Powder Bed Fusion Laser was selected as printing technology for the body of the smash-proof guitar. This method is ideal for design of very complex geometries. Laser technology is used to melt and fuse the titanium powder together. The melting process is repeated, layer by layer, until the last layer is melted and the printing is complete. Then the body is removed from the build plate and post-processed according to requirements.
Why we decided to go for titanium powder in the world’s first 3D-printed smash-proof guitar
Selecting the right metal powder is a vital consideration in additive manufacturing (AM), as the quality and properties of the powder strongly influences the properties of the end-component. Simply put, there are three major aspects to consider: selection of raw material, particle size and morphology. Find out why we decided to go for titanium powder in the world’s first 3D-printed, smash-proof guitar. World famous by now – and tested by rock-legend Yngwie Malmsteen.
To get optimum results and uniform part build in additive manufacturing, it is essential to use high quality metal powders with good consistency. Based on more than 150-years of leading materials expertise and in-house powder manufacturing capabilities, Sandvik is expert at matching material to print process and application.
Why did you select titanium powder to build the guitar body?
“For the 3D-printed smash-proof guitar it was important to choose a material which enables both lightweight and strength. One of the most notable advantages of titanium is its strength. It’s among the strongest and most durable metals on the planet, which is why it’s used in so many industrial applications. In fact, titanium has the highest strength-to-density ratio of any metallic element on the periodic table”, says Pasi Kangas, VP and Chief Technology Officer at Sandvik Additive Manufacturing.
The lightweight and strength of titanium is also well highlighted in aviation where the use of it in landing gear and compressor fans has drastically improved thrust to weight ratios. Titanium is also highly recyclable – and it is also biocompatible making it well suited to medical usage.
It’s also worth mentioning that titanium, also called the metal of the future, is generally more expensive than other types of metals. That is another reason why additive manufacturing is excellent as the choice of production technology when it comes to titanium, since it minimizes material waste.
Why are Sandvik’s powders so well-suited for additive manufacturing?
“For more than 40 years, Sandvik has been developing and manufacturing world-leading gas-atomized fine metal powders under the Osprey® brand – and we introduced powders for additive manufacturing already in 2002. Thanks to their spherical morphology, our AM-powders offer excellent flow and high packing density. These characteristics, along with their low surface oxide levels, make them ideally suited for in principle all additive manufacturing technologies”, says Pasi Kangas.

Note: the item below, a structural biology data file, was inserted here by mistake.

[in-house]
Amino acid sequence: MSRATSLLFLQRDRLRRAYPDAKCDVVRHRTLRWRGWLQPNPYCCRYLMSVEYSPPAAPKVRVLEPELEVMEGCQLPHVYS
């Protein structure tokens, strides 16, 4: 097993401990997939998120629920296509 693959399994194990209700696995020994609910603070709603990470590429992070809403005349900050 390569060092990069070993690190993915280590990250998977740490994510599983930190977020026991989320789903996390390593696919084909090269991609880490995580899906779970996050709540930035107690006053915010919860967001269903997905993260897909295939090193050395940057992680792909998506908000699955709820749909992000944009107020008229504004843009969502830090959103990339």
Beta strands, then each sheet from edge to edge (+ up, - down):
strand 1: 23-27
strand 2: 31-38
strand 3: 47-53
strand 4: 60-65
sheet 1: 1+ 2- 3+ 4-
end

The printing technology selected for the body of the guitar was Powder Bed Fusion Laser. Can you comment on that?
“With Powder Bed Fusion Laser processes, when applying fresh powder layers to the powder bed, the precise particle size, excellent morphology and high packing density that our metal powders offer will always ensure uniform and consistent part build,” says Pasi Kangas.
Sandvik has nine gas atomization towers in-house for manufacturing of fine metal powders – seven in the UK and two in Sweden, where the company recently inaugurated a brand new, state-of-the-art titanium powder plant.
“Sandvik can offer everything from developmental batches of 1 kilo to 6000 kilos lots. Particle size can be adapted to fit any printing technique, from 5 to 500 microns”, says Pasi Kangas.
Before any print project, each batch of new powder is analyzed in Sandvik’s fully accredited metallurgical and powder laboratories. This is also critical for success.
Sandvik’s new powder plant for titanium is located in Sandviken, Sweden, just next to Sandvik’s additive manufacturing facility, which includes all relevant additive manufacturing processes for metals. This means that the company can tailor the powder to different printing processes, on the same site.
“Quality variations can negatively impact the printing process – and the end component. Our metal powders offer excellent consistency and the same high quality, both within batches and from batch to batch. Our customers can just tell us about their process requirements and end-applications – and then we can help them to tailor the particle size distribution range to optimize both performance and surface. We can also customize materials according to specifications”, says Pasi Kangas.
Sandvik’s new state-of-the art powder plant for titanium has recently received the prestigious ‘AS9100 Revision D’ certification for deliveries to the aerospace industry. The first two titanium powders produced at the plant are Osprey® Ti-6Al-4V Grade 5 and Osprey® Ti-6Al-4V Grade 23. Other alloys are available on request. In addition to the AS9100D certification, the plant is also certified according to ISO 9001, ISO 14001 and ISO 45001.